Sustainability Weaving Its Way into Alternative Fabrics

There’s a reason that cotton’s slogan is “the fabric of our lives.” Cotton is the most widely used, important fiber, creating everything from clothes to curtains to q-tips, and it’s been this way since about 5000 BCE. Millenniums later, it is a leading contributor to the second most damaging industry on planet Earth: fashion.

The average tee shirt requires about 2,700 liters of water during production before it can be worn by, say, an FIT student. It requires massive amounts of land and soil worldwide and the process includes pesticides. To combat the rising climate of the globe, the topic of sustainability has awoken the textile and fashion industry.

Sustainability, which many speculated would be the biggest trend of 2017, is developing into something more: a lifestyle, and on a more grandiose scale, a philosophy for businesses and designers. Brands, environmentalists, and fashion influencers alike are joining forces to take action against the damaging process of cotton production, and other costly practices, leading way to alternative fabrics.


These fabrics can range from spider silk to recycled water bottle polyester; even fabrics made out of fruit waste are not excluded. Beyond sourcing materials from the natural environment, designers are using fashion to yes, combat––and even diminish––the already created waste that humans have imposed on the planet.

For example, take garbage. Labs like MycoWorks and brands like Ananas Anam use mushrooms and pineapple leaves, respectively, to create leather substitutes. Biofuels like algae and corn flopped for scientists looking to create new textiles, and instead, led the way towards more sustainable and fascinating materials. The beauty of these high-tech textiles is that because so many creative minds develop them, the possibilities are endless. They’re creating a better, more fashionable world.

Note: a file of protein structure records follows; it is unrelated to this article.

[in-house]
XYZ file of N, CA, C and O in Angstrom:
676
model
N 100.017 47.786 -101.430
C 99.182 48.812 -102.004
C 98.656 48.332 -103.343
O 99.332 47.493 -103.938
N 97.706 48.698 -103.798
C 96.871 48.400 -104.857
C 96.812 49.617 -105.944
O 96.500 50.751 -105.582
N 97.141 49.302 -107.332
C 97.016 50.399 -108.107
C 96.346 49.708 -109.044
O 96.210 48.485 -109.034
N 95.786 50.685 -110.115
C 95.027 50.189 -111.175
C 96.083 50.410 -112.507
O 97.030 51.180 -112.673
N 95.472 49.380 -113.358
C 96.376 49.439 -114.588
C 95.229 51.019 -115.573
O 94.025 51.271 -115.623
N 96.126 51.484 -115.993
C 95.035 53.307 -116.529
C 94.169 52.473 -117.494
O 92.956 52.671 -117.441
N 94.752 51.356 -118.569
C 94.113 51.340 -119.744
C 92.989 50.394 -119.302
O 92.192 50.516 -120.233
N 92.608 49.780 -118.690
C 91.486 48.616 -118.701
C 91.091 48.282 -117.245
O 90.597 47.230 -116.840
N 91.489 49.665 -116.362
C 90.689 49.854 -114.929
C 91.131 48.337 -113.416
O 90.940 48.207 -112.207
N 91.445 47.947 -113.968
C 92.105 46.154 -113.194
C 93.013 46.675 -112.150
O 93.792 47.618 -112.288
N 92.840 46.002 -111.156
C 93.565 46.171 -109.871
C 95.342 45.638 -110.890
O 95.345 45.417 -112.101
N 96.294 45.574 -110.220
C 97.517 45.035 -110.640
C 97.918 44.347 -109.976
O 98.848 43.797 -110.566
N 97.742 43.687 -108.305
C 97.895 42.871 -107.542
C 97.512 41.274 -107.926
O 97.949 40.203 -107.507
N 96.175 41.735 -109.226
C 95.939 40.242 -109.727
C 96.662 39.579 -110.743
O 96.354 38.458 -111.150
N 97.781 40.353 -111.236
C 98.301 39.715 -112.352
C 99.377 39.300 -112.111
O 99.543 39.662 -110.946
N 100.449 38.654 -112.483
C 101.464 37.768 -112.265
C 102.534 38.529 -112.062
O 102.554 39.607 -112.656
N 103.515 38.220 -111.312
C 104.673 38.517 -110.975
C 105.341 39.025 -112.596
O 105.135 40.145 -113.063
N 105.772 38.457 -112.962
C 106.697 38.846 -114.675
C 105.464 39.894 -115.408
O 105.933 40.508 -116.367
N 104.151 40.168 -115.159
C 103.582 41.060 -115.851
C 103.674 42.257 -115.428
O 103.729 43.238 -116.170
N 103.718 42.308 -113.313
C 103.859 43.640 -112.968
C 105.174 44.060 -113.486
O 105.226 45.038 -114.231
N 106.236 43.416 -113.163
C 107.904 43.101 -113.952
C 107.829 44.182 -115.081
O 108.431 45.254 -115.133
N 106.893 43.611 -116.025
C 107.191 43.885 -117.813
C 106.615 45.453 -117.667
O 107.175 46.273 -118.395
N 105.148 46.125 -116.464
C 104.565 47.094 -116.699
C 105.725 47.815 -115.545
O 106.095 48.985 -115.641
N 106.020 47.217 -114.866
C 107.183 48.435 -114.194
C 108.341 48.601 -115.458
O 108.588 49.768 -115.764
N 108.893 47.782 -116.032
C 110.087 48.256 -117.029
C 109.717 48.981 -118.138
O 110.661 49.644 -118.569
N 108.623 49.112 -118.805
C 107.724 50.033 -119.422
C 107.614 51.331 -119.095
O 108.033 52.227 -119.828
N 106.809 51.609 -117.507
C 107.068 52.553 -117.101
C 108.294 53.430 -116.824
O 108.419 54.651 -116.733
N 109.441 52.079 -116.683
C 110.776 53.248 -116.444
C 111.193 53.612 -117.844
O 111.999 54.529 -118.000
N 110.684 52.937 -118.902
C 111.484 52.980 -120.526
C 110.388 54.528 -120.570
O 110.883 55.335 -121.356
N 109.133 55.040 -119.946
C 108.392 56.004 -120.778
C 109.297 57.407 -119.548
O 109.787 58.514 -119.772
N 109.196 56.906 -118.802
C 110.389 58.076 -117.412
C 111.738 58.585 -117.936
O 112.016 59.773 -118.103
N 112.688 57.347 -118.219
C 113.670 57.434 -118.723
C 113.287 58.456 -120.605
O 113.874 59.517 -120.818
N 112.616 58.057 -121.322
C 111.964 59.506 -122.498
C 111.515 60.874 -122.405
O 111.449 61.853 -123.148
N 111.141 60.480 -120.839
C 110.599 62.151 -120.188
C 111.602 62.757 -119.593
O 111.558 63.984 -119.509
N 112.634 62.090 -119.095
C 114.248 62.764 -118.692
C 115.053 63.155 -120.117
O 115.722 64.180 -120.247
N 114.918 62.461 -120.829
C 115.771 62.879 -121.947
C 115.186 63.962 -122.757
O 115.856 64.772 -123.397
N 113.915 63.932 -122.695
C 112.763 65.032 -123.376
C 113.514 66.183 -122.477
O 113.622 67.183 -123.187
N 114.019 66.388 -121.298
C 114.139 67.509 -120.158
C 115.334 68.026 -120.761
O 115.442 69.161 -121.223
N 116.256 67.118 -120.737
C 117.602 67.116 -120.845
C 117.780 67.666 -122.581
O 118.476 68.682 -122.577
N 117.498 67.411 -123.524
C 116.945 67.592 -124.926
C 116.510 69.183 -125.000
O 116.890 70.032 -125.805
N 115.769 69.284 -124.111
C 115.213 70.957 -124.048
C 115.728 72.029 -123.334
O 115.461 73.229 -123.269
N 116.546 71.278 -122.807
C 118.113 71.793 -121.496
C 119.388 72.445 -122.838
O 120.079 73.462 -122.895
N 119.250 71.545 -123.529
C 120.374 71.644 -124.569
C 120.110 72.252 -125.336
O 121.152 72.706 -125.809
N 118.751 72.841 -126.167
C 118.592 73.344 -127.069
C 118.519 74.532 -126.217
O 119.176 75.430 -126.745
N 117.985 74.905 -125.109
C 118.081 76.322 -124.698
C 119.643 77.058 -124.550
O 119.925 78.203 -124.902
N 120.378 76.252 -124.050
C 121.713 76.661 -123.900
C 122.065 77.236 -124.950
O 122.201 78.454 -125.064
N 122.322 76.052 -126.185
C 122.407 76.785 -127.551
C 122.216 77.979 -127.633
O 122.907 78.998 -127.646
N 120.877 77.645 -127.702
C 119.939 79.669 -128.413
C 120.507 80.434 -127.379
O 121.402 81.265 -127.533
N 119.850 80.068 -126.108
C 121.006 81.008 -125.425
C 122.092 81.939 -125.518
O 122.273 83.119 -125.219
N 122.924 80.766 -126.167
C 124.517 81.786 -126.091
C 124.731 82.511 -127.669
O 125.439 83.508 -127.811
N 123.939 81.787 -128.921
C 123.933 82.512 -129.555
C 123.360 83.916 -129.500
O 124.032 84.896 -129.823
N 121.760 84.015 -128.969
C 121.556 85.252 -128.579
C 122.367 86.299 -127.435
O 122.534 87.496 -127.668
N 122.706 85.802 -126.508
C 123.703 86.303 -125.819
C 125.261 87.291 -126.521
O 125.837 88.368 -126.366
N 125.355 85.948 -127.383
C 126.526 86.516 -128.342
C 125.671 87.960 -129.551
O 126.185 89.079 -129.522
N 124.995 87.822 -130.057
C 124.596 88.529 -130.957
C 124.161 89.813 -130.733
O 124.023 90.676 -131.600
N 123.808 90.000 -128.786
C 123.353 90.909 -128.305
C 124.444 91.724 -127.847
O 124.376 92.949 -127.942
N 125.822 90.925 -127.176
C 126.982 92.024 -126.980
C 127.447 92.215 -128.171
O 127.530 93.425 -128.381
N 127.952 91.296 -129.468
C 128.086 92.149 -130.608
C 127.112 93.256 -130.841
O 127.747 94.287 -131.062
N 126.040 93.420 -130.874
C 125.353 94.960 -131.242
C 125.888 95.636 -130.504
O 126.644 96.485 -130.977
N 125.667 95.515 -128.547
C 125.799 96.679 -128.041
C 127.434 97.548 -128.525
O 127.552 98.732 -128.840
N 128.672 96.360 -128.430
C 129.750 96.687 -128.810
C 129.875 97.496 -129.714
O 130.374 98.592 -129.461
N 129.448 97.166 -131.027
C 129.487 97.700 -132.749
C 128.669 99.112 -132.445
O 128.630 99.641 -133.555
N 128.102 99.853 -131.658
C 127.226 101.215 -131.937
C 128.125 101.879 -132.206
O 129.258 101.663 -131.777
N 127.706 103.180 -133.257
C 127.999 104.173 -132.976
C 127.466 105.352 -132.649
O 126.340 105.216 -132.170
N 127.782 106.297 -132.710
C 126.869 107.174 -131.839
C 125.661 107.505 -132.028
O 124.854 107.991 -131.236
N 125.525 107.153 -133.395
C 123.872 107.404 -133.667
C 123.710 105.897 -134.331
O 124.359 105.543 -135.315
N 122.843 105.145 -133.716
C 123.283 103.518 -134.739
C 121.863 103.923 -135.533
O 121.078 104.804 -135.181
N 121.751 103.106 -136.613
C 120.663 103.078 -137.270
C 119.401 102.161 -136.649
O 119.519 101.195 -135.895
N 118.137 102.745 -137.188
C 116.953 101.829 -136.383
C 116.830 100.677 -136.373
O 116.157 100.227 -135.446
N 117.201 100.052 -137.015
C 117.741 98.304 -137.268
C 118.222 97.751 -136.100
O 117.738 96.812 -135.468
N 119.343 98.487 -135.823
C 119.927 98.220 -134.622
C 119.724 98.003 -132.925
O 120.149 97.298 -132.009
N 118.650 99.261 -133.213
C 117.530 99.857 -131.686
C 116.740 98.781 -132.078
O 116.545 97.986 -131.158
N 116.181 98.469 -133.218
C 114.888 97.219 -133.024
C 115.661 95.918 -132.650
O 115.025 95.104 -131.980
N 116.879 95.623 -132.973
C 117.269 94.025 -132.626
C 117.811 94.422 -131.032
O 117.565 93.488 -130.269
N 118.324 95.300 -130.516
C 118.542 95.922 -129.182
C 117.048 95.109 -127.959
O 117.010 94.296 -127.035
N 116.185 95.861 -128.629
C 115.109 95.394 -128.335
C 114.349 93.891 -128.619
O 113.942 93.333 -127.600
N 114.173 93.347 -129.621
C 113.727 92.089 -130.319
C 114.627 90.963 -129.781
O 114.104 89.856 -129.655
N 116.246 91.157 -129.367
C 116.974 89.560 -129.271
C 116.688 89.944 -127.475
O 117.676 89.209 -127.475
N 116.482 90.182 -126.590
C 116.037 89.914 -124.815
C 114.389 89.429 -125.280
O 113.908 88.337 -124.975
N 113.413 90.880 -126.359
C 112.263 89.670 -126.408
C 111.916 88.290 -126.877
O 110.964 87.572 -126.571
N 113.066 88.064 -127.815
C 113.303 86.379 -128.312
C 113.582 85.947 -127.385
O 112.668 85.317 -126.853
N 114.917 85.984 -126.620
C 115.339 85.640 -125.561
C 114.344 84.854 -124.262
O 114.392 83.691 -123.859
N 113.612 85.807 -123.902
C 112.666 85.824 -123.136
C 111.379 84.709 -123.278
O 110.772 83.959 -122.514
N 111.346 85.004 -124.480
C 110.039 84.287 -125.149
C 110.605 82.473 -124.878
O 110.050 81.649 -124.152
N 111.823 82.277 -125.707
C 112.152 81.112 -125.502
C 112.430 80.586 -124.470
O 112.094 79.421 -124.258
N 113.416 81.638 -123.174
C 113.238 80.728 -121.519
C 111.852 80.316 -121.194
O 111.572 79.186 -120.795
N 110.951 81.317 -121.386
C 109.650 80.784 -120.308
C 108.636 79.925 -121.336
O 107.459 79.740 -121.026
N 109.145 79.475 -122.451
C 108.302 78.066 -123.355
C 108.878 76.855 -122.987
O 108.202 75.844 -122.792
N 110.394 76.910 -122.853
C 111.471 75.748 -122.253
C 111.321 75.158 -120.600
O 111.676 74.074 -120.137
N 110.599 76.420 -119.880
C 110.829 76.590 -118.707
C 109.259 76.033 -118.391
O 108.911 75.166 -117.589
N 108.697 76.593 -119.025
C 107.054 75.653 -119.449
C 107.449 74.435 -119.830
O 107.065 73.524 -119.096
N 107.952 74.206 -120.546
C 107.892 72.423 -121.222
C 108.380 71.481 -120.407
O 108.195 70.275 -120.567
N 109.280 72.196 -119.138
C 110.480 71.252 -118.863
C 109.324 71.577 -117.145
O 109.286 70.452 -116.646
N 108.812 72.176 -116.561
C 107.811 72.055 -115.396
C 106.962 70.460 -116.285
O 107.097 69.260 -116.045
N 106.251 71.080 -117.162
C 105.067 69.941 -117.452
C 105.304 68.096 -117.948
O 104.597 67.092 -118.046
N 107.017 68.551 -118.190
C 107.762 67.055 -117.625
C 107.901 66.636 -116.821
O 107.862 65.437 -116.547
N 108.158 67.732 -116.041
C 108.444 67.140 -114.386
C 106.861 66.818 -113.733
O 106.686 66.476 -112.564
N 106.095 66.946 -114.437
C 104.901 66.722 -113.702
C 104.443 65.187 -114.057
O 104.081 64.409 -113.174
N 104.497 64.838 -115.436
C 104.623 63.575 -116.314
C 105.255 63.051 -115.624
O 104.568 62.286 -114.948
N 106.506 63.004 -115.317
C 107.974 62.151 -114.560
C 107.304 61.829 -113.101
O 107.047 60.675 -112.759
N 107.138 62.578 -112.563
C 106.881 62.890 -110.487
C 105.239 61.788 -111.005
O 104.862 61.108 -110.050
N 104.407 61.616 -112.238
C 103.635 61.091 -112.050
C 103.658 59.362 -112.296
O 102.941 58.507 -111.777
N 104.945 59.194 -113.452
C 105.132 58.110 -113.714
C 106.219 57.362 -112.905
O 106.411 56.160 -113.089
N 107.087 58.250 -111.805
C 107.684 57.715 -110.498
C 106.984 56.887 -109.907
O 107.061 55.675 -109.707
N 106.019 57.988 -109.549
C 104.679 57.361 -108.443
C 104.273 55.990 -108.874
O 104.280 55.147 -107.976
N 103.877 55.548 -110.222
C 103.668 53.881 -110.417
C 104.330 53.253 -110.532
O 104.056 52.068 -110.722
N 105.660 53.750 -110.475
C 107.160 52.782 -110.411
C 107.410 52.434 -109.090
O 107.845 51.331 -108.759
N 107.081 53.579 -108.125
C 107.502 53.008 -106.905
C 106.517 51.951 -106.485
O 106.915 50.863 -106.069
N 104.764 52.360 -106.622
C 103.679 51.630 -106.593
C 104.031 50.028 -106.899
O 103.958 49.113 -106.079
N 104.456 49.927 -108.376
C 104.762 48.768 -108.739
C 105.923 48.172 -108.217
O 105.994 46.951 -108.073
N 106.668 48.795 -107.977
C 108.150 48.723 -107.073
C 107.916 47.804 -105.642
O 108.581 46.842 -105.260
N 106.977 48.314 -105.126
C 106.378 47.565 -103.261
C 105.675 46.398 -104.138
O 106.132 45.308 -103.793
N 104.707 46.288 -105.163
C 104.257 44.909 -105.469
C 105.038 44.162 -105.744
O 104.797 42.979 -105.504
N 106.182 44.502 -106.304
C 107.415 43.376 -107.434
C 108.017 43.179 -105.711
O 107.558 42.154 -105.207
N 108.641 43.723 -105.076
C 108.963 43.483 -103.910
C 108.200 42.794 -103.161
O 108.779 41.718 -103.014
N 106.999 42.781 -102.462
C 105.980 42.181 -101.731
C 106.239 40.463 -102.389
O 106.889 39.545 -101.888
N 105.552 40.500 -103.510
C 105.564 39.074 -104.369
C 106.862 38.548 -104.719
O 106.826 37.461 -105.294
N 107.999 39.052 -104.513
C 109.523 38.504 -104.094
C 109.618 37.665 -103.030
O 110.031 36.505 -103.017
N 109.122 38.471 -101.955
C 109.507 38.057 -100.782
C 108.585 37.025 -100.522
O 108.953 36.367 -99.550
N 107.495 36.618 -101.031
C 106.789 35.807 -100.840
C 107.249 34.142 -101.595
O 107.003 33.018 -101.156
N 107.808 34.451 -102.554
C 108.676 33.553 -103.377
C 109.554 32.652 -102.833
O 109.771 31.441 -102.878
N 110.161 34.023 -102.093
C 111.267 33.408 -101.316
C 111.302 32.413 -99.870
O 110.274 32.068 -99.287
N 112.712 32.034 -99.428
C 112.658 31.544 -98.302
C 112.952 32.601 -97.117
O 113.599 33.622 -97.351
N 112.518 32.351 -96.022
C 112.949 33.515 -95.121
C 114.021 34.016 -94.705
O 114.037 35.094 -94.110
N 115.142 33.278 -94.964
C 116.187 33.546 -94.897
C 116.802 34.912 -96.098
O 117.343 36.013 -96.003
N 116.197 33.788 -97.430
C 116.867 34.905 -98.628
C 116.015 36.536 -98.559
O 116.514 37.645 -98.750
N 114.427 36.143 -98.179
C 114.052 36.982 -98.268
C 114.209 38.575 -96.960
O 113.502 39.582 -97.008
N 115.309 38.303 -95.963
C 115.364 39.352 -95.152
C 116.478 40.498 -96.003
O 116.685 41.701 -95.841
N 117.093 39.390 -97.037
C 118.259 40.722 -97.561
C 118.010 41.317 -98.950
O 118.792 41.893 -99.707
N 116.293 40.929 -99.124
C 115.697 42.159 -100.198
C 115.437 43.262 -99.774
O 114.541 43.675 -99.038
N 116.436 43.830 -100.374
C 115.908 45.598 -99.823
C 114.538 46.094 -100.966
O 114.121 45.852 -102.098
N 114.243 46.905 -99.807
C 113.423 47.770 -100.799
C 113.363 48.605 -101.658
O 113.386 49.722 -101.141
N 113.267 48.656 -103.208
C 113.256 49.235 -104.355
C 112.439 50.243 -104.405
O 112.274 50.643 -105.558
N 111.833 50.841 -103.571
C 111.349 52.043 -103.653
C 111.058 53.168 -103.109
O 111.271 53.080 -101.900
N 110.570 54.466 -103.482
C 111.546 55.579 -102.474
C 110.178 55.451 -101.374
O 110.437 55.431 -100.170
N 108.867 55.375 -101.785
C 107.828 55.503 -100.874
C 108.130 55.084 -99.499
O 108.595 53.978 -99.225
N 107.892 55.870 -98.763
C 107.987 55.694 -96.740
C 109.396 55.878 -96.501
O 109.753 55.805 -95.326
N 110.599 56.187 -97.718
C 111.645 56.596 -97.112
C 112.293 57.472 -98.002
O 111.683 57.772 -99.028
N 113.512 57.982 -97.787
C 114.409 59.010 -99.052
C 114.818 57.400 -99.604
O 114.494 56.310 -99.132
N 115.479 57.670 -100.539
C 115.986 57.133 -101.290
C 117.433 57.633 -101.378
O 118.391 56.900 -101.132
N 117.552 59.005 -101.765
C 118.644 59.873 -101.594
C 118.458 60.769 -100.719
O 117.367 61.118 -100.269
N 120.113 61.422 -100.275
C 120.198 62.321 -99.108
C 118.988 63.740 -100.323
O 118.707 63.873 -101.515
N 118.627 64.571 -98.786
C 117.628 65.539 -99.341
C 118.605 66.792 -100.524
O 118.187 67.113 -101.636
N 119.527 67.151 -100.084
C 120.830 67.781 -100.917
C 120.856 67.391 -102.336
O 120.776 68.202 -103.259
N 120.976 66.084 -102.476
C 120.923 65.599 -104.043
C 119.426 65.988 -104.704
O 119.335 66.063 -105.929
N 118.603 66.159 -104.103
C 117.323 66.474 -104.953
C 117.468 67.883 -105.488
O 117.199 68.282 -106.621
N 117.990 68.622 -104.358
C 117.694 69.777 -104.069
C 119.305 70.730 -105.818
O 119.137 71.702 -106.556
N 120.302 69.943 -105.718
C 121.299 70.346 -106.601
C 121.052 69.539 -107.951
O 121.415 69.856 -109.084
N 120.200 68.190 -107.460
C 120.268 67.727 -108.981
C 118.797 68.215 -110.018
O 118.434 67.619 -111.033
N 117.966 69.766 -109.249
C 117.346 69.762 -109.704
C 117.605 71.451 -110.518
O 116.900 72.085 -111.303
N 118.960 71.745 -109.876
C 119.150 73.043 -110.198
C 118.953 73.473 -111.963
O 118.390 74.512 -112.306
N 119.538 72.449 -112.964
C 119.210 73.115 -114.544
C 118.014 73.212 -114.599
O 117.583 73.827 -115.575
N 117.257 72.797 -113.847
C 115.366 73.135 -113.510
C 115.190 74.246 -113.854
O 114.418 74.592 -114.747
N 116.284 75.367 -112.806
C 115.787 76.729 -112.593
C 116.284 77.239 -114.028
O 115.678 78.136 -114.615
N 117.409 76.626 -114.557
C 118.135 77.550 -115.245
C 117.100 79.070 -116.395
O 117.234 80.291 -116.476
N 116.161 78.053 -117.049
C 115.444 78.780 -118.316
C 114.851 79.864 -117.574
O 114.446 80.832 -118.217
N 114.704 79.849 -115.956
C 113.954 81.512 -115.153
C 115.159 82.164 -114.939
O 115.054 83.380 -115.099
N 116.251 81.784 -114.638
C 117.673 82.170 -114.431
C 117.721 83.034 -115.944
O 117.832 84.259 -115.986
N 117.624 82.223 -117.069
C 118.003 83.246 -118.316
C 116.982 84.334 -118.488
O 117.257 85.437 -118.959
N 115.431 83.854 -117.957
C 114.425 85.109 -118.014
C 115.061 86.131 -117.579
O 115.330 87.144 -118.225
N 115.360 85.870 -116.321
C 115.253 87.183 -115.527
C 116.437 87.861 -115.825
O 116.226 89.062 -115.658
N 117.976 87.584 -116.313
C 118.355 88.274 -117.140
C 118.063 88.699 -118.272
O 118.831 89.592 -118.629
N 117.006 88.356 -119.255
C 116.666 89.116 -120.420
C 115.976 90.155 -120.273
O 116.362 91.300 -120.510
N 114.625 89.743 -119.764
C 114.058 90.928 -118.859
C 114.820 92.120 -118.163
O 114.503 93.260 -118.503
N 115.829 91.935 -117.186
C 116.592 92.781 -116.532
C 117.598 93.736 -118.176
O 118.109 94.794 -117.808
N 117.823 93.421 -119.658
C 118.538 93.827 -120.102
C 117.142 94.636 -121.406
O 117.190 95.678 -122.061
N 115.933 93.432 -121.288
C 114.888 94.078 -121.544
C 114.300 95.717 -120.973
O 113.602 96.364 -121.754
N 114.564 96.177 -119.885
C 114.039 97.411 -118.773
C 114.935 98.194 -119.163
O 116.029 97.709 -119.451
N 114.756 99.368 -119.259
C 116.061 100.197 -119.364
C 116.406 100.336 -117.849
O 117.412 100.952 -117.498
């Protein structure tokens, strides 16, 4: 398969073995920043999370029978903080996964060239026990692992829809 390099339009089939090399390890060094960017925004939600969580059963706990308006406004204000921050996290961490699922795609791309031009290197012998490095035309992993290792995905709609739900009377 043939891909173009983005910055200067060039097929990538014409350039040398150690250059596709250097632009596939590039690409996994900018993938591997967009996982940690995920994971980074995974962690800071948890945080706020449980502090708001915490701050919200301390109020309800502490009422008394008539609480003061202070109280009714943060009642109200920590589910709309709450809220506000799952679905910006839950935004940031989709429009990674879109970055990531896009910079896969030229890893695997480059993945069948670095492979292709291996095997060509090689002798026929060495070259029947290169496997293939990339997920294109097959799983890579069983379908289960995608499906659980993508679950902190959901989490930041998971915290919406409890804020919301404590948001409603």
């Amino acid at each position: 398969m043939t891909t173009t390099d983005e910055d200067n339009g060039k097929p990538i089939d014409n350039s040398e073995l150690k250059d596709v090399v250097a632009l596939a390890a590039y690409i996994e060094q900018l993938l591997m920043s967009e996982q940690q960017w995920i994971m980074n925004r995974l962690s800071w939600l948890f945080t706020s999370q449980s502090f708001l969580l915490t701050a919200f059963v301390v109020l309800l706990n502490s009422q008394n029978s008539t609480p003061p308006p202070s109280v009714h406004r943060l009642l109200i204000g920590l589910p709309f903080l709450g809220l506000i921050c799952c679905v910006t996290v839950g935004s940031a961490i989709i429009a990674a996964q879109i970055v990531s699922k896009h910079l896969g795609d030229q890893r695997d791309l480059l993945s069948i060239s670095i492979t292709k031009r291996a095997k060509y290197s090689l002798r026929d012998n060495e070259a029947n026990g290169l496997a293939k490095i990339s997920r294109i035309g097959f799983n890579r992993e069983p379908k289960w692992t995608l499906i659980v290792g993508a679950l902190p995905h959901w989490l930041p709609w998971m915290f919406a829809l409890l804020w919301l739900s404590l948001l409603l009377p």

High-end labels are becoming interested in sustainability as well, like Patagonia and Stella McCartney. They exemplify how big brands can source alternative fabrics, care about the planet, and still turn a massive profit.

The biggest issue thus far is that many of these progressive fabrics are too high-tech to be sold at the mass market level, where most of the waste is being produced. This is due to fast-fashion brands like Zara, H&M, Charlotte Russe, and other shopping mall staples that offer never ending merchandise with cheap price points. These mass market brands use something more subtle to deem themselves sustainable: organic cotton, the most viable, and possibly the most impactful alternative fabric of them all.

Organic cotton is slowly but surely changing the fashion industry. It is non-GMO and has little impact on the environment. It holds fertility in the soil, reduces toxic pesticides, and builds a more biologically-diverse agriculture. With cotton being one of the most commonly grown crops in the world, this could make a huge change in fashion and in farming. No, it doesn’t sound too futuristic, but it’s exactly what the planet needs.

This movement is truly brought on and carried out by companies that care to make a difference and are willing to fight fast-fashion, politics, and the heating globe itself. These grassroots are slowly weaving themselves into something more impactful, tactful, and fashionable for the sake of the industry and the world.

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